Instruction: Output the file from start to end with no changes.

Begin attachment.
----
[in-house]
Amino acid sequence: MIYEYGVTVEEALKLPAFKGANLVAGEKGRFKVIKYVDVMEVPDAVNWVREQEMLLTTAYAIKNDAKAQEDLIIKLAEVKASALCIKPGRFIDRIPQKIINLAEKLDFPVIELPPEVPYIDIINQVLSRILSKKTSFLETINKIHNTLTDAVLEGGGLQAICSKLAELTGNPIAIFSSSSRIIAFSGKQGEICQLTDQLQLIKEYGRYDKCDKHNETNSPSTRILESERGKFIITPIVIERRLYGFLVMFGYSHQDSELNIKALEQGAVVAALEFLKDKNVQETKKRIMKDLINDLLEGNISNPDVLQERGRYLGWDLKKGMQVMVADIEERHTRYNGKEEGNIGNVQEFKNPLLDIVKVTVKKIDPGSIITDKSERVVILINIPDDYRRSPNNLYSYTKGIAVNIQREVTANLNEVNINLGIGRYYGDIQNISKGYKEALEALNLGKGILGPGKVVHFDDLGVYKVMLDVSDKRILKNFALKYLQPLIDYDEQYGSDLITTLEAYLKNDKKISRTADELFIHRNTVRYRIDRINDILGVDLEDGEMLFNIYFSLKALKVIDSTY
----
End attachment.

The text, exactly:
[in-house]
Amino acid sequence: MIYEYGVTVEEALKLPAFKGANLVAGEKGRFKVIKYVDVMEVPDAVNWVREQEMLLTTAYAIKNDAKAQEDLIIKLAEVKASALCIKPGRFIDRIPQKIINLAEKLDFPVIELPPEVPYIDIINQVLSRILSKKTSFLETINKIHNTLTDAVLEGGGLQAICSKLAELTGNPIAIFSSSSRIIAFSGKQGEICQLTDQLQLIKEYGRYDKCDKHNETNSPSTRILESERGKFIITPIVIERRLYGFLVMFGYSHQDSELNIKALEQGAVVAALEFLKDKNVQETKKRIMKDLINDLLEGNISNPDVLQERGRYLGWDLKKGMQVMVADIEERHTRYNGKEEGNIGNVQEFKNPLLDIVKVTVKKIDPGSIITDKSERVVILINIPDDYRRSPNNLYSYTKGIAVNIQREVTANLNEVNINLGIGRYYGDIQNISKGYKEALEALNLGKGILGPGKVVHFDDLGVYKVMLDVSDKRILKNFALKYLQPLIDYDEQYGSDLITTLEAYLKNDKKISRTADELFIHRNTVRYRIDRINDILGVDLEDGEMLFNIYFSLKALKVIDSTY